I’ve probably assembled and installed well over a dozen ceiling fans in my adult life. Over the years, the manufacturers have improved the designs so that the fans work better and, more importantly, are easier to install. This past weekend, I installed a new Hampton Bay ceiling fan in the kids’ bathroom. Two features presumably keep it from rattling: rubber washers where the blades attach to their brackets and rubber bands around the light globes where they are held in place by screws.
But this fan had a feature that made a big alleviated probably the biggest installation headache: holding the blades in place while you screw the blade brackets into the body of the fan. Due to the light kit, the screw holes are awkward to access, plus you have to hold the blade in place, the fan in place and screw in the screws upside down. Inevitably for me, the first screw for each blade falls to the floor once or twice before I get it in (the second screw is much easier, since I no longer have to hold the blade in place).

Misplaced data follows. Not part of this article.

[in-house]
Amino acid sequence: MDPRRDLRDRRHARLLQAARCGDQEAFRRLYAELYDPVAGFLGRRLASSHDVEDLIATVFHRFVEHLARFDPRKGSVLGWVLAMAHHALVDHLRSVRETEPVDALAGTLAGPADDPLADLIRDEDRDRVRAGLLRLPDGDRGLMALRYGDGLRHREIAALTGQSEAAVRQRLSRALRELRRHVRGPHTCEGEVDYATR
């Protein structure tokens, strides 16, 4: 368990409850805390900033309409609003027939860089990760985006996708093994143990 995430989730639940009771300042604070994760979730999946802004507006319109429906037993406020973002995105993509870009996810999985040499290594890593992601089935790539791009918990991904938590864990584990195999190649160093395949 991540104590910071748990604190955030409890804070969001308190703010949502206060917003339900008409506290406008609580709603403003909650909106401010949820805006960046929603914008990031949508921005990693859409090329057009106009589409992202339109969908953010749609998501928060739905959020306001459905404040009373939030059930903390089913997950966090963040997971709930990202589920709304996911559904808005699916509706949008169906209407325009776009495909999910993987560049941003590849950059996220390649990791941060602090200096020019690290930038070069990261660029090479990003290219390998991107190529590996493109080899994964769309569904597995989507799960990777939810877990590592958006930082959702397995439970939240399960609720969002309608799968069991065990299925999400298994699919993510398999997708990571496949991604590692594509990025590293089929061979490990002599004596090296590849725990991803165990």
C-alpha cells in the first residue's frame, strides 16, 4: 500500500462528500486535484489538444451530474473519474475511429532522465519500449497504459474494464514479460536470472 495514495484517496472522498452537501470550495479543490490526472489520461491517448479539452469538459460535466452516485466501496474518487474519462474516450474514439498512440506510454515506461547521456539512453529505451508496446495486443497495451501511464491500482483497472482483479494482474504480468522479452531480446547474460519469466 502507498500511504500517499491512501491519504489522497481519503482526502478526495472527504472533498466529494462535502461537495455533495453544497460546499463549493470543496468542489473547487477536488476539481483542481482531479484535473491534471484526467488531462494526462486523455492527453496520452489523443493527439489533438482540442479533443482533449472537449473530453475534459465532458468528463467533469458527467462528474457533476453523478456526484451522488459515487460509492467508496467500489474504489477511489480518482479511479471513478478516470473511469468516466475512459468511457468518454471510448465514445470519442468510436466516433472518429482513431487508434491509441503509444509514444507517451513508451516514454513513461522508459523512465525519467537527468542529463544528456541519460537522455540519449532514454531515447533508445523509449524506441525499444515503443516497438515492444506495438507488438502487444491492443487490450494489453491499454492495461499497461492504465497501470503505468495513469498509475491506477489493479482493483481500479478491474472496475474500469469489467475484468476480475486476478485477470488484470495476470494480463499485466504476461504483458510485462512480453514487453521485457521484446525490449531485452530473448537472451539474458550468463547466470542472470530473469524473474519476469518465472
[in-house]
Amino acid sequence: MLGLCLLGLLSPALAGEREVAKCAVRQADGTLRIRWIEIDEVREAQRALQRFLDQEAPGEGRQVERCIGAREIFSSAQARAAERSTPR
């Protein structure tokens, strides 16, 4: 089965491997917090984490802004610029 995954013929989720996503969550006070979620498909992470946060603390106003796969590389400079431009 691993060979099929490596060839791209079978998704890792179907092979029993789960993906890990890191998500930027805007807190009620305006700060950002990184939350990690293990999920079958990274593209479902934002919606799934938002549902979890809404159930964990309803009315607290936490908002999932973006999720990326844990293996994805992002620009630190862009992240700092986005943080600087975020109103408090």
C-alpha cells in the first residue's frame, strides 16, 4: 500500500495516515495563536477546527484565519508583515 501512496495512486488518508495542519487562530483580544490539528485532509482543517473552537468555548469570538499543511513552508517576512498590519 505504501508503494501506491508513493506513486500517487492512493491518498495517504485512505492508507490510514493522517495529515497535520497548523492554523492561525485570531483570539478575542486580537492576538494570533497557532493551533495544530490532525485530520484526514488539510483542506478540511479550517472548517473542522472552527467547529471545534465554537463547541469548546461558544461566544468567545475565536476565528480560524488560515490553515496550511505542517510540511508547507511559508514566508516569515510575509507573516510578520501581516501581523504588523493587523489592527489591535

The helpful feature of this fan: the screws that attach the blade brackets to the fan were already inserted into the blade brackets and held in place so that they would not come out. That meant I just had to hold the blade and screw them in. Very nice.

Categories: Odds and Ends